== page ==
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CREATIVE THOUGHT AT WORK Baseball by the numbers

Elaine Allen ’70, a Babson College pro- fessor and statistician of business and en- trepreneurship, is also known as a guru of baseball stats. Why baseball? She answers, “I grew up in New York City, listening with my parents to all the games over the radio—the Brooklyn Dodgers, the Yankees (although after George Steinbrenner bought the Yanks I could no longer root for them), and eventually the Mets.” Starting from that girlhood passion, Allen has made a name for herself in the game she always loved. As a statistician, she views baseball through a slightly dif- ferent lens, applying complex overlays of mathematical models, using multivariate and univariate analysis. Her number- crunching has yielded some interesting— and galvanizing—results.

For example, after the crushing loss for the Red Sox in the 2003 playoffs, Allen and two of her students created a model comparing performance stats of pitchers and batters, and came away with a semi- nal finding: if the Sox had used a fresh closing pitcher, they’d have had an 81 percent chance of winning that game. That finding didn’t go unnoticed by Boston’s management, who used Allen’s data in their official season postmortem. For two years she consulted with the

Toronto Blue Jays, creating a model that would inform management about when to bring minor league players up into the majors. But the old-boy network appar- ently wasn’t ready for the evidence and implications of Allen’s data analyses. “They didn’t listen to me,” she laughs, “and now their former manager J.P. Ric- ciardi is gone!” Others, however, do listen—notably “fantasy baseball” players. Allen has stud- ied and written extensively on fantasy baseball, a wildly popular competitive game based on the performance stats of real-life major lea- guers. Her study on how to build better fantasy baseball teams was a grand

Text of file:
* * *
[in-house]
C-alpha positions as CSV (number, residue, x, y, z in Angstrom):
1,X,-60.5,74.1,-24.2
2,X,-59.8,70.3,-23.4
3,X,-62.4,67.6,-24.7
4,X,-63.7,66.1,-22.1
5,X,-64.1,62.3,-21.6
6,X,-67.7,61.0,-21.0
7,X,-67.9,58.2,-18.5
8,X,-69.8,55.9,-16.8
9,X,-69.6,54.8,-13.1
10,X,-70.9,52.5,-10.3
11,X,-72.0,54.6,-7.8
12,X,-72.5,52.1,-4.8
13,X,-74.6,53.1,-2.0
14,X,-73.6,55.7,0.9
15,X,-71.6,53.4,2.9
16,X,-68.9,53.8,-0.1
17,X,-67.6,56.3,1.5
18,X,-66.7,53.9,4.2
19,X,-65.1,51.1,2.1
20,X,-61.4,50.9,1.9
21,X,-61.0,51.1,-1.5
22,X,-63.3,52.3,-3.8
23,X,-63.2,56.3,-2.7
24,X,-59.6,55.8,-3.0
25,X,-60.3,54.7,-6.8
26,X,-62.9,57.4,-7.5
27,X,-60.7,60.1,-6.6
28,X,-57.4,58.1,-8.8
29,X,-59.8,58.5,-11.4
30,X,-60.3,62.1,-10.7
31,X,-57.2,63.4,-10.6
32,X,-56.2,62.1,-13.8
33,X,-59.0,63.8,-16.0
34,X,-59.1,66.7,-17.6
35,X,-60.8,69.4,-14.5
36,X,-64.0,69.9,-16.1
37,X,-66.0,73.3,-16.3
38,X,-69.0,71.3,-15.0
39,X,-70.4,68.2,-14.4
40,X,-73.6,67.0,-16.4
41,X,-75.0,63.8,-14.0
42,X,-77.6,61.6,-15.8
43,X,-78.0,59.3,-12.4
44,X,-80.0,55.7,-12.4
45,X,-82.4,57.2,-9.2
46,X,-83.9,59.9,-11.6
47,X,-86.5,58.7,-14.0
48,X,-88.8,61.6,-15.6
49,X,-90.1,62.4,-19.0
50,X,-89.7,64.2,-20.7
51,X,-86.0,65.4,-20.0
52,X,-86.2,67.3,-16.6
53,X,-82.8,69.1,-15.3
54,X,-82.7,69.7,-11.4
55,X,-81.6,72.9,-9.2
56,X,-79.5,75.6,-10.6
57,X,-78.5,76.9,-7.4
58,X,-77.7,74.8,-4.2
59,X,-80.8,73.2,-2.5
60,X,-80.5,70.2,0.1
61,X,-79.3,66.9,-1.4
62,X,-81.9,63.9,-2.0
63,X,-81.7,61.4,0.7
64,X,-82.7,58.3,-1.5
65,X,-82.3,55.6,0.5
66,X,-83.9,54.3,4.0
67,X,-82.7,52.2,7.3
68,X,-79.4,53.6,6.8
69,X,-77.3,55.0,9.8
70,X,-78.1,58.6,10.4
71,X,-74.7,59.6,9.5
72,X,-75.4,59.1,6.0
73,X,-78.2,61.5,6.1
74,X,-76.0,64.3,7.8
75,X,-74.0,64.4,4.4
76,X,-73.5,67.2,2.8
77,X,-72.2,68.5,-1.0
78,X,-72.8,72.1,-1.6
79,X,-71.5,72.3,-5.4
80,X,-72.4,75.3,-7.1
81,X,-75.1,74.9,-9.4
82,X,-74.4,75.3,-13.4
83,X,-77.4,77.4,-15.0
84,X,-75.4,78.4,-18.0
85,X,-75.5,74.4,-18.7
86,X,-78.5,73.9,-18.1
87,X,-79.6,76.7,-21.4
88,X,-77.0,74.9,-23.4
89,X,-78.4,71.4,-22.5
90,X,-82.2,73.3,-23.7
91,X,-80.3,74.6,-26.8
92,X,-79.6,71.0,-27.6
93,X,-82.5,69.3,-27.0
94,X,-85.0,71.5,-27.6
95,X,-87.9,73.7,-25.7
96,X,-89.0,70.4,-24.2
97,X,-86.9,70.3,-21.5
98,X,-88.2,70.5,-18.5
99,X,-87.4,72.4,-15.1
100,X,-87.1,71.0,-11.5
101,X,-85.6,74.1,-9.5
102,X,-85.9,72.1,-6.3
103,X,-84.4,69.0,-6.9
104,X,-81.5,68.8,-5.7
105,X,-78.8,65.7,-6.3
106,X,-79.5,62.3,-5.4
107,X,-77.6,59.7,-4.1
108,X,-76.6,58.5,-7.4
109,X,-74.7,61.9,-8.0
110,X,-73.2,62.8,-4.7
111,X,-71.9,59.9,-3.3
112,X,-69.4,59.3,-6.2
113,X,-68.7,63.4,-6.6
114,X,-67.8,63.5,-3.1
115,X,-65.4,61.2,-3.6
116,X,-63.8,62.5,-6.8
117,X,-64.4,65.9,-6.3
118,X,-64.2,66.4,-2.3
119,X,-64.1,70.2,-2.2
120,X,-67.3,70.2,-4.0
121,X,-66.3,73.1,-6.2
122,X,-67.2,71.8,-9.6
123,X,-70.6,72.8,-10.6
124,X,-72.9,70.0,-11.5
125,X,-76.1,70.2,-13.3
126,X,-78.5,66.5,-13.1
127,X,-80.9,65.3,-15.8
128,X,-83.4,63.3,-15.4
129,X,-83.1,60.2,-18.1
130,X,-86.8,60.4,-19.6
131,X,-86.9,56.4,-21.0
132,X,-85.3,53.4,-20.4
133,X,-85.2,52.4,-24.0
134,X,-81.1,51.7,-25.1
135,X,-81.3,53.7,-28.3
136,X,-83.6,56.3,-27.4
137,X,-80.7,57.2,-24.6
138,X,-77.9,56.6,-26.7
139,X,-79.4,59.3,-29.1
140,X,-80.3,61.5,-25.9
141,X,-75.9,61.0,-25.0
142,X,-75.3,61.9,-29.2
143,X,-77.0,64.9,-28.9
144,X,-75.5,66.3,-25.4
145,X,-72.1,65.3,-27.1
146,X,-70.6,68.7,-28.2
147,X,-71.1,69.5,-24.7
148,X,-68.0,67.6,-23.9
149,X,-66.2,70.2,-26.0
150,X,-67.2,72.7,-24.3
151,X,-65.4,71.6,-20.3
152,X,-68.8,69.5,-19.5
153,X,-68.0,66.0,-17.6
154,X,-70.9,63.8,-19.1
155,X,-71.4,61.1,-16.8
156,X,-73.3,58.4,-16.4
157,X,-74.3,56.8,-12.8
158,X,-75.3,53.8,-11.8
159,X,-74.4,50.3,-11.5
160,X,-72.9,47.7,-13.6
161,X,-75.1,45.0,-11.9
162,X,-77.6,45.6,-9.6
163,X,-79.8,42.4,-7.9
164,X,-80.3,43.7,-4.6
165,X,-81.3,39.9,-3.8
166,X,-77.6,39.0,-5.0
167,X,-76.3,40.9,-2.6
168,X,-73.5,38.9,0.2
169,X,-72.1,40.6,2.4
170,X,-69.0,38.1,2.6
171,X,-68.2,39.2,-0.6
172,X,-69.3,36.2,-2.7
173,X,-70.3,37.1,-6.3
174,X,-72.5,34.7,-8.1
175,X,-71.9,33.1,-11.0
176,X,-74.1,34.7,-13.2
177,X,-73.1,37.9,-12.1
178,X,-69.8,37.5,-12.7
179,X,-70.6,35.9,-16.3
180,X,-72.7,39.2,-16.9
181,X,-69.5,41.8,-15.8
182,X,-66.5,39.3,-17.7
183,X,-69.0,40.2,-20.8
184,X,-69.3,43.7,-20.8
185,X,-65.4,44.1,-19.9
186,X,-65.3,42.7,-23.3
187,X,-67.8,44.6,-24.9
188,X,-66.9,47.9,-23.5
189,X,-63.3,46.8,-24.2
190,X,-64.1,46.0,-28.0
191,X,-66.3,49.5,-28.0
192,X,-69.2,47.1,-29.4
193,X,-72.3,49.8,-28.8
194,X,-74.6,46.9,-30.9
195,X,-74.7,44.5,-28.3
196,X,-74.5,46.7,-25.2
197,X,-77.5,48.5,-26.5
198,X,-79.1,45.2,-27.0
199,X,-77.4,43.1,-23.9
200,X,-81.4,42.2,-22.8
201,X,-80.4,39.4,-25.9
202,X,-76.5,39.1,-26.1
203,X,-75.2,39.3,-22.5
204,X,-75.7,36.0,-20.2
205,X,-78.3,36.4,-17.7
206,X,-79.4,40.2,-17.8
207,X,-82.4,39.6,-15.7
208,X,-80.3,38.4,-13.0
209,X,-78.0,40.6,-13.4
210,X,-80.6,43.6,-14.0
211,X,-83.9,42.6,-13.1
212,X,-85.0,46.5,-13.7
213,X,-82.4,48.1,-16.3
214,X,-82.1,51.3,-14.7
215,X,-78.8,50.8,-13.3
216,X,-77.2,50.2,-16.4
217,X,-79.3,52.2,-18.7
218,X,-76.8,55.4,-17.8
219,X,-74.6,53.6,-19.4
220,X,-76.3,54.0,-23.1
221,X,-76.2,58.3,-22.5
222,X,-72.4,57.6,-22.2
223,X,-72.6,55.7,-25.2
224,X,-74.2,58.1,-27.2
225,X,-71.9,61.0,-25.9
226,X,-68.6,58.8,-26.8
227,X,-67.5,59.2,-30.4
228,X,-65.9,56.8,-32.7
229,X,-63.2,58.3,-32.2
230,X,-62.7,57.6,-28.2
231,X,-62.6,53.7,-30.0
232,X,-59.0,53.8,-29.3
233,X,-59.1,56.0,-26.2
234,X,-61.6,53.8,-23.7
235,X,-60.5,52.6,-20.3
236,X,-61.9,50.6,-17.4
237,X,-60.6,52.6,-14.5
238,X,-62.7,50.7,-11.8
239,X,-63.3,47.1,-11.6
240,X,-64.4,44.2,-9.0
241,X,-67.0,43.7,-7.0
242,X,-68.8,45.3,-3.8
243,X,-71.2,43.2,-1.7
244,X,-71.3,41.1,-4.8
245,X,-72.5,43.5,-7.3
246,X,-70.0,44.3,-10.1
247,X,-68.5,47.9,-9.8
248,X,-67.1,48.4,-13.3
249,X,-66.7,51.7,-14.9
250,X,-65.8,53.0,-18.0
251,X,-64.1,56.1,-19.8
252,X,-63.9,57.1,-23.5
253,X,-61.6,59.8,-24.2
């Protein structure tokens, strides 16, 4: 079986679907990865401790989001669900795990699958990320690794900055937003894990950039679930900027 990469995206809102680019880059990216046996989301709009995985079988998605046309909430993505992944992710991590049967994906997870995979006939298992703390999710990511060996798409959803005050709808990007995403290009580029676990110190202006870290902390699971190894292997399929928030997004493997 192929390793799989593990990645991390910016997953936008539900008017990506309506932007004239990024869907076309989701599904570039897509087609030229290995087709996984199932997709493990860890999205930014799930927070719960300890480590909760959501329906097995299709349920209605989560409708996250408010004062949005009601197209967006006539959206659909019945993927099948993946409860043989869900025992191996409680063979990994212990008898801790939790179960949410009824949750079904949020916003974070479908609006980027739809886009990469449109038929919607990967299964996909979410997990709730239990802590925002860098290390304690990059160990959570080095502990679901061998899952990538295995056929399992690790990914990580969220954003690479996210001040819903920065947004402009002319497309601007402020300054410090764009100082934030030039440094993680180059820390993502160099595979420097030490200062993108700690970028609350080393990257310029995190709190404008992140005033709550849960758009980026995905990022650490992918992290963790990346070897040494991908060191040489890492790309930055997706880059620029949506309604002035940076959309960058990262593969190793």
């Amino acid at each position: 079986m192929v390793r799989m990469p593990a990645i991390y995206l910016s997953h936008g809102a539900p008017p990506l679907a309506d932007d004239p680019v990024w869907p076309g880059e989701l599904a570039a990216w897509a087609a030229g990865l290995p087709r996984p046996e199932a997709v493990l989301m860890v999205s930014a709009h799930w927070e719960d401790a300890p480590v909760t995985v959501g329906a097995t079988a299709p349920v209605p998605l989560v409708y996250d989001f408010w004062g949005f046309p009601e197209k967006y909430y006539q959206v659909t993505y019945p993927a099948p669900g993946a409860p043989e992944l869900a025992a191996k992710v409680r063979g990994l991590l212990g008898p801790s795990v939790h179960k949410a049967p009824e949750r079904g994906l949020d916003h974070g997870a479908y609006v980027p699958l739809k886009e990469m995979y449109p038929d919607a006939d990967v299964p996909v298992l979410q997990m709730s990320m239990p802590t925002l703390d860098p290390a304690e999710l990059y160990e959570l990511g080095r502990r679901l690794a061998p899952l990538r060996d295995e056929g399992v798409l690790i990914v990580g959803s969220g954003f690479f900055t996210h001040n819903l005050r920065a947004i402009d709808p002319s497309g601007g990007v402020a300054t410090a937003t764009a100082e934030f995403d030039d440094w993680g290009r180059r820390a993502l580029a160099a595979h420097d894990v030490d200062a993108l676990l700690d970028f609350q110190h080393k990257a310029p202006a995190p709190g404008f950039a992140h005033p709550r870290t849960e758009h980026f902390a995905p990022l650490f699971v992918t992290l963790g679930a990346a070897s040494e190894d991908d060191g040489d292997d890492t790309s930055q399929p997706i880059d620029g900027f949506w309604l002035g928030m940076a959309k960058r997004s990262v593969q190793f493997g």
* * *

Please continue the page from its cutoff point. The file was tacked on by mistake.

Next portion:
slam that was covered by, USA Today, and The Wall Street Journal. Among her findings in that and subsequent articles are that “managers” of fantasy teams need to look beyond just peak performance and consider these high proba- bilities:

• American League players perform better than National League players • Home-run hitters have the most impact on a team’s success

• Run scorers create the most successful and balanced team

• The early draft picks have the most effect on a team’s success

Still, for all the statistics, EDITOR’S NOTE

For more exemplars of creative thought at work, see

there’s always somebody throwing a curveball into the equation. “Take for instance Derek Jeter,” she says. “He certainly has never been the best shortstop; when you look at his numbers, he’s not that versatile at that position. But he tries harder than almost any other player on the field. He dives. He runs. He goes into the stands for balls.” Numbers aren’t everything, and “you’d love to have him on your team, because he’s such a gamer.” Allen wasn’t always known for her baseball analysis. “Other statisticians know me for my work with biotech com- panies,” she says. In 2004 she was named a fellow of the American Statistical Associ- ation, a rare honor. She also serves as re- search director of the Arthur M. Blank Center for Entrepreneurship, director of the Babson Survey Research Group, and chief scientist and cofounder of Statistics and Information Technology Con- sulting at Pondview Associates in Dover, Mass.


Recently Allen has been on sabbatical, enjoying her season tickets at Fenway Park and working on a book about (what are the odds?) baseball. The book profiles the hidden changes in the game in the past 25 years. One of those is the popu- larity and marketing of fantasy teams—a huge moneymaker for ESPN, but perhaps more valuable as a means to keep fans engaged whether their team is winning or losing. One chapter is on baseball bats; she says, “It’s incredible how they’ve changed so dramatically over the years.” While she first thought she’d write about baseball statistics, she also wanted to score with a wider audience. “I’d really like to write a book that everyone will read,” she says. “It’ll have stats in it, but it’ll have stories too. As I tell my students, ‘If you can’t tell the story behind the stats, nobody will listen.’”

As to whether Allen dabbles in a fan- tasy team of her own, she replies, “Oh, no, I can’t play fantasy baseball—I’d get too serious about it!” —Jon Wurtmann ’78

28 SCOPE FALL 2010


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